Due to Buccigross’ national work, though, he already has a full slate of games on his plate. Would he want to potentially scale back on his ESPN duties for Chicago? Would he want to call most of his games for a rebuilding and struggling franchise, despite being an Original Six team in the United States’ third-largest media market?
It’s worth noting many national announcers have full-time regional gigs while calling national games on the side. Kenny Albert, lead voice of the NHL on TNT, is also the New York Rangers’ radio voice. Similarly, Olczyk is the network’s primary game analyst and held the same position at NBC for more than a decade while still working most Blackhawks games regionally. It’s possible Buccigross could call games for both the Blackhawks and ESPN, but the two sides would need to make it work.
No. 2 – John Wiedeman
Wiedeman has paid his dues. After working New York Islanders games for four seasons, he came to Chicago in 2006 and has been the Blackhawks’ lead radio voice ever since, calling games with 16-year NHL veteran Troy Murray. Wiedeman and Murray have become fan favorites, arguably nearly as much as Foley and Olczyk. They’ve seen it all, including Chicago’s three Stanley Cups in the 2010s.
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What makes Wiedeman so great, especially while listening on radio, is his ability to paint the picture and use details. Although radio is a whole different medium than television, I thought Wiedeman translated well to TV when he filled in for Foley earlier this season. Plus, he seemed to have good chemistry with Olczyk.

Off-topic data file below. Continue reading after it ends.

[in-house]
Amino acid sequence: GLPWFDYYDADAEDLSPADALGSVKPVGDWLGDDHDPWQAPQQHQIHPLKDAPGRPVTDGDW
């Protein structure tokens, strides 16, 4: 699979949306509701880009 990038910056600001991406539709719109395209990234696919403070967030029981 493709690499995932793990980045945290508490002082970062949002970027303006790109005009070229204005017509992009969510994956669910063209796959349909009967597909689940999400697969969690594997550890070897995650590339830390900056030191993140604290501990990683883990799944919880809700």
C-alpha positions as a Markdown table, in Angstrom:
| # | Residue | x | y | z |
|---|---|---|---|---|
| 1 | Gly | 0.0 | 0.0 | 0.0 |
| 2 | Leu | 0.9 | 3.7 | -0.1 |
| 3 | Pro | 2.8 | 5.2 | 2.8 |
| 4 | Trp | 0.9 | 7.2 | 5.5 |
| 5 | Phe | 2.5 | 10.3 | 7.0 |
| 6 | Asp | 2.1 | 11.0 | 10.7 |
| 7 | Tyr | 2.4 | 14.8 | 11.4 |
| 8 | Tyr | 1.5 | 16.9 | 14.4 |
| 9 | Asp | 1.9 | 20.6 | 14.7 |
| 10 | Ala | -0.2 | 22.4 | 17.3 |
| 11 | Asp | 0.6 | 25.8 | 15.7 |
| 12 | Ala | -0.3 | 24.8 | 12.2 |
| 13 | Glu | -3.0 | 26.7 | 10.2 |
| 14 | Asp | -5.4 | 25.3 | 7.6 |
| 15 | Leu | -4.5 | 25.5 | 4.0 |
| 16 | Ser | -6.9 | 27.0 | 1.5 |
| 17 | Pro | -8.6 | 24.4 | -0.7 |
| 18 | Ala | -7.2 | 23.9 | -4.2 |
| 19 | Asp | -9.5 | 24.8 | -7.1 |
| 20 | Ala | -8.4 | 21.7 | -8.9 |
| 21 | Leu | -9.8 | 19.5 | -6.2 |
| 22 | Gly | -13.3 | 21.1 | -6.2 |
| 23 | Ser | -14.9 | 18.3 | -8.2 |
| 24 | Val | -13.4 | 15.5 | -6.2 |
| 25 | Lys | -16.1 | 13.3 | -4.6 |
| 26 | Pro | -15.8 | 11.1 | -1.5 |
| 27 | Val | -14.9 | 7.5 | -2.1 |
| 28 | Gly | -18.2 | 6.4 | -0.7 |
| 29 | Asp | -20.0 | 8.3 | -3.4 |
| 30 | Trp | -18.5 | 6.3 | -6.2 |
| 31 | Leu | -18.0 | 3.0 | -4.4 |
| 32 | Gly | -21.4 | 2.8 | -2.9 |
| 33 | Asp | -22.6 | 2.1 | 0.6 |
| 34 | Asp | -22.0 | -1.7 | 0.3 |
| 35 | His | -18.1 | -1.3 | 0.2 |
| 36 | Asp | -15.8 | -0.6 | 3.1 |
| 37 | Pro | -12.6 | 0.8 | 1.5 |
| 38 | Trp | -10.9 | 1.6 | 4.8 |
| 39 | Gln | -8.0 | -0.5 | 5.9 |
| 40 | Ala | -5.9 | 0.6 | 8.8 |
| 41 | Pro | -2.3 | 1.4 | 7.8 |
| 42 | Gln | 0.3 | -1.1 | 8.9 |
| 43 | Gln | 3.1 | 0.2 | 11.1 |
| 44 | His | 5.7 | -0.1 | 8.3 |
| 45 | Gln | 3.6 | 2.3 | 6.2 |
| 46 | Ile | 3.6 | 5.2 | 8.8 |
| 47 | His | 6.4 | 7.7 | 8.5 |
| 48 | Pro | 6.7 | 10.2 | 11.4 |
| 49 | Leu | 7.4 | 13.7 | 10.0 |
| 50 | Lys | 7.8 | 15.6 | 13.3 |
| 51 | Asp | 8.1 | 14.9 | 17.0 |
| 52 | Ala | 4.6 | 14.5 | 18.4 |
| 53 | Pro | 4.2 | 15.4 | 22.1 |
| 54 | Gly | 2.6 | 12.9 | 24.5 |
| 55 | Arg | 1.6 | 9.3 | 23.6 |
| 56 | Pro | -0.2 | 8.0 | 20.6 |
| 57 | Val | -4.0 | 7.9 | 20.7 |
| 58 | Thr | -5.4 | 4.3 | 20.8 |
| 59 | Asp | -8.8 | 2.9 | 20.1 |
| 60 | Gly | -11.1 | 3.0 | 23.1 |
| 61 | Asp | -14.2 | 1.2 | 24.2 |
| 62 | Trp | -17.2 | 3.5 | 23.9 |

Without a doubt, Wiedeman would be the easiest choice for fans to adapt with, especially when it comes to nostalgia. That said, he does such a great job on radio. Would he want to make the move between mediums? I also have a feeling Chicago might prefer someone younger, though I wouldn’t complain if he got the job.
No. 1 – Stephen Nelson
Nelson, a current play-by-play announcer and anchor for NHL Network, brings no shortage of national experience. At 32 years old, he’s called the World Juniors for the network and regularly calls its weekly showcase game while also contributing to MLB Network.
Back in November, Nelson called the Blackhawks’ three-game Western Canada road trip, and one thing that immediately stood out to me was his flair. His confidence was evident, and he wasn’t afraid to bring his own persona, like his “Cash or Trash” shtick, without overdoing it.
As a national voice already for two out of the four North American major professional leagues, Nelson is due for a full-time regional gig at some point. The Blackhawks seem to be focused on getting younger in nearly all aspects, so it would make total sense for the organization to pursue someone like him. He’s a rising but established talent, a successful trend across NHL broadcasting.
While some fans would be upset with this decision, the Blackhawks should be focused on getting someone young but also experienced and well-rounded. Nelson would certainly fit that bill for me.
Who Gets the Call?
While it would probably be the easiest for the Blackhawks to stick Wiedeman on TV and find a new radio voice, I have a feeling the organization wants to go young, which is why Nelson — or even Vosters — would make so much sense. All five of these announcers, however, have solid calls, and there are good arguments for each.
Given how long he’s been at the helm, losing Foley will be tough, but fans need to be patient with this decision and embrace whoever gets the call. There’s no doubt whoever gets this job will face scrutiny because they aren’t Foley, but no one ever will be. As the Blackhawks enter a new era, fans need to embrace the changes, and that includes the broadcast.